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Hypertens Res. 1996 Sep;19(3):207-12.

Ambulatory blood pressure monitoring in evaluating the prevalence of hypertension in adults in Ohasama, a rural Japanese community.

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Department of Medicine, Tohoku University School of Medicine, Sendai, Japan.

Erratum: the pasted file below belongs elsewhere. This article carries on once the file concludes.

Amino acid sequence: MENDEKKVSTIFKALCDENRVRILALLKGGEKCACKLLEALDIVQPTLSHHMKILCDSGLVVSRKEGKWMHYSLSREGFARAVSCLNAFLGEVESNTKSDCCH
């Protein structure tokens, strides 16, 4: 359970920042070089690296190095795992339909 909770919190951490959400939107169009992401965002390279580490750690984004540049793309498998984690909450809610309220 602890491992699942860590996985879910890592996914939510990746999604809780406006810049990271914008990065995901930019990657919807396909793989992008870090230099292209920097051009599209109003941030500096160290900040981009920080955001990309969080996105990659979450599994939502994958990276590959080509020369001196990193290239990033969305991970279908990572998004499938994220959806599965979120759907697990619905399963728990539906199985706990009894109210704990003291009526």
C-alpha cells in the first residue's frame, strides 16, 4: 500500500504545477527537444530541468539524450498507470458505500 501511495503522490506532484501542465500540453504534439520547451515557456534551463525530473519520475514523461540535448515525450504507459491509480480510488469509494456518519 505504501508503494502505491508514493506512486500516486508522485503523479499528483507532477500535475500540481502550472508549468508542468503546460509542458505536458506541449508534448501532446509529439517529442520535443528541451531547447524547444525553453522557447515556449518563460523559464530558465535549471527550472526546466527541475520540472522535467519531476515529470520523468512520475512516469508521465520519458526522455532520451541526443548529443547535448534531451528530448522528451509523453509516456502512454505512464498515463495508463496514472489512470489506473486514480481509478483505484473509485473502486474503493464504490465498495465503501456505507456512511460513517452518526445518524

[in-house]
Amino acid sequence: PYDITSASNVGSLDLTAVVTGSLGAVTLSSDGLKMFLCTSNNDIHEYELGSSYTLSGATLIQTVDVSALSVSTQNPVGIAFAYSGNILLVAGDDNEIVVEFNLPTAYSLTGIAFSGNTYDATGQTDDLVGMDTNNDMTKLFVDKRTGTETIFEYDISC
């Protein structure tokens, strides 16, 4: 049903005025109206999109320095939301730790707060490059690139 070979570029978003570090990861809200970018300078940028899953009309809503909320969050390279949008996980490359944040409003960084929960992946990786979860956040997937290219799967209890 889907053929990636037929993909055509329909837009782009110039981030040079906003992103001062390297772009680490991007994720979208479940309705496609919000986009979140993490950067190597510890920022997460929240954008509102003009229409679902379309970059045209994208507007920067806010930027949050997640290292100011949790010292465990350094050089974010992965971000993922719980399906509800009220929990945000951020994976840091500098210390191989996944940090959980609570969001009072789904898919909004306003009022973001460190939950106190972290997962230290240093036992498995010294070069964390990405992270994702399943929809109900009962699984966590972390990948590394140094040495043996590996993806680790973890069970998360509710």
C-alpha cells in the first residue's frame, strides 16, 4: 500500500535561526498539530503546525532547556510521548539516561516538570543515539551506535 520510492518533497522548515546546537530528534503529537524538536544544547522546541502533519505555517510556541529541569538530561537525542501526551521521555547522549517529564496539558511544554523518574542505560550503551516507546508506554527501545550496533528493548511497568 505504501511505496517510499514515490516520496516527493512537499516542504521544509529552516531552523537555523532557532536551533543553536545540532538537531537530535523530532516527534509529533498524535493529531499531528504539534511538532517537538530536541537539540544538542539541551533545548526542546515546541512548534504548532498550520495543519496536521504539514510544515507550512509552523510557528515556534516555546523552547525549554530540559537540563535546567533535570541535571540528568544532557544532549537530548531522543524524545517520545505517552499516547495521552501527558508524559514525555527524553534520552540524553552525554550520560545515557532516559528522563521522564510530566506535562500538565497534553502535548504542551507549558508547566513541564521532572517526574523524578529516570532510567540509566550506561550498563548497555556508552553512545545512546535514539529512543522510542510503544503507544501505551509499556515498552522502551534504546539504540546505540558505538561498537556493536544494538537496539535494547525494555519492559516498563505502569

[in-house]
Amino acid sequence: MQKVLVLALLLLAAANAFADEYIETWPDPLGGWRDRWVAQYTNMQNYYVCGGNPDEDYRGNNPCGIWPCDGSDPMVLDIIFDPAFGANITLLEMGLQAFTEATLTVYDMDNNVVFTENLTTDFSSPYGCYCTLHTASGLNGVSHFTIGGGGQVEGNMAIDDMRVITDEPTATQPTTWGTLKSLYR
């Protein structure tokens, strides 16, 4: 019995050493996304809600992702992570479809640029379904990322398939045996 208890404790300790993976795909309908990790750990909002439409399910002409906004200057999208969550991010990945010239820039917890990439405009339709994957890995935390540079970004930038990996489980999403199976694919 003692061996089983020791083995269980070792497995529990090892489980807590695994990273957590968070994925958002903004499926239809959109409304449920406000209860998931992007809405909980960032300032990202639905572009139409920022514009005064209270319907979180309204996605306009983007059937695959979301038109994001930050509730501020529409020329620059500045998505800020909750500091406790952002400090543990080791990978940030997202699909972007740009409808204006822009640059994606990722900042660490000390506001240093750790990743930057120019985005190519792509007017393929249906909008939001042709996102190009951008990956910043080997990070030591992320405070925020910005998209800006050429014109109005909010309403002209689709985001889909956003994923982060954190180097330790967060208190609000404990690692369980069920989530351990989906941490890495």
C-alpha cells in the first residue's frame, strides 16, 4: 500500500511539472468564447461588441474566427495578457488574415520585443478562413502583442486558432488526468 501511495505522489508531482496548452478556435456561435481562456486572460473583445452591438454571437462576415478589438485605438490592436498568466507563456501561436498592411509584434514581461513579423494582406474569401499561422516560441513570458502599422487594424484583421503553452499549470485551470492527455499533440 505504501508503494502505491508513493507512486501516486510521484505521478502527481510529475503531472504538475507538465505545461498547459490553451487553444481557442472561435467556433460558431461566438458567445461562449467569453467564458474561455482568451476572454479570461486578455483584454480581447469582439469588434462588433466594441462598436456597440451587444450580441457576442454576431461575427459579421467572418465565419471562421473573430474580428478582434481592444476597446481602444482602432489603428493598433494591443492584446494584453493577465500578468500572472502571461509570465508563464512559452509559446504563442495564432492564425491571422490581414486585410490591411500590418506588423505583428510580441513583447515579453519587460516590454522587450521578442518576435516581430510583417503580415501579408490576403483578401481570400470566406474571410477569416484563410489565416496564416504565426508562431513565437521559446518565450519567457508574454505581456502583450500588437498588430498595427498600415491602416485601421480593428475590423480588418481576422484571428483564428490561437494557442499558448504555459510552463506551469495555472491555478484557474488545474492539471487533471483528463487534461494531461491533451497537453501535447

We estimated the prevalence of hypertension and evaluated the degree of blood pressure control on the basis of ambulatory blood pressure monitoring in patients receiving antihypertensive medication. A total of 969 adults (mean age +/- SD, 59.3 +/- 12.1 years old range: 20-79 yr) among 1,575 eligible persons (65.1%) recruited from a total adult population of 2,789 people living in a rural region of northern Japan underwent measurement of initial screening blood pressure; ambulatory blood pressure was measured subsequently. A total of 285 subjects (66.5 +/- 9.2 years old) were taking antihypertensive medication (treated group), while 684 (56.3 +/- 12.0 years old) were not (untreated group). The WHO criteria were used to categorize screening blood pressure. Ambulatory blood pressure levels were classified as follows: hypertension, systolic blood pressure > or = 144 mmHg and/or diastolic blood pressure > or = 85 mmHg; and normotension, systolic blood pressure < or = 133 and diastolic blood pressure < or = 78 mmHg. Of the 285 treated subjects, 49 (17.2%) were classified as hypertensive by screening measurements, while 36 (12.6%) were classified as such by ambulatory blood pressure monitoring. Only 12 (24.5%) of the former 49 subjects were also classified as hypertensive, while 20 (40.8%) were classified as normotensive by ambulatory blood pressure monitoring. Of the 684 untreated subjects, 34 (5.0%) were hypertensive by screening measurements and 43 (6.3%) were hypertensive by ambulatory blood pressure monitoring. Only 14 (41.2%) of the former 34 subjects were classified as hypertensive by ambulatory blood pressure monitoring. Of the 34 untreated subjects classified as hypertensive by screening measurements, ambulatory blood pressure monitoring showed 12 (35.3%) to be normotensive, suggesting that they were cases of "white coat" hypertension. The study first confirmed, based on community-derived data, that there are large discrepancies between screening (casual) blood pressure measurements and ambulatory blood pressure monitoring with respect to the recognition of hypertension and normotension. The determination of blood pressure levels by ambulatory blood pressure monitoring may result in a different prognosis of hypertension from that made on the basis of screening blood pressure measurements. The prognostic value of ambulatory blood pressure has to be further investigated.

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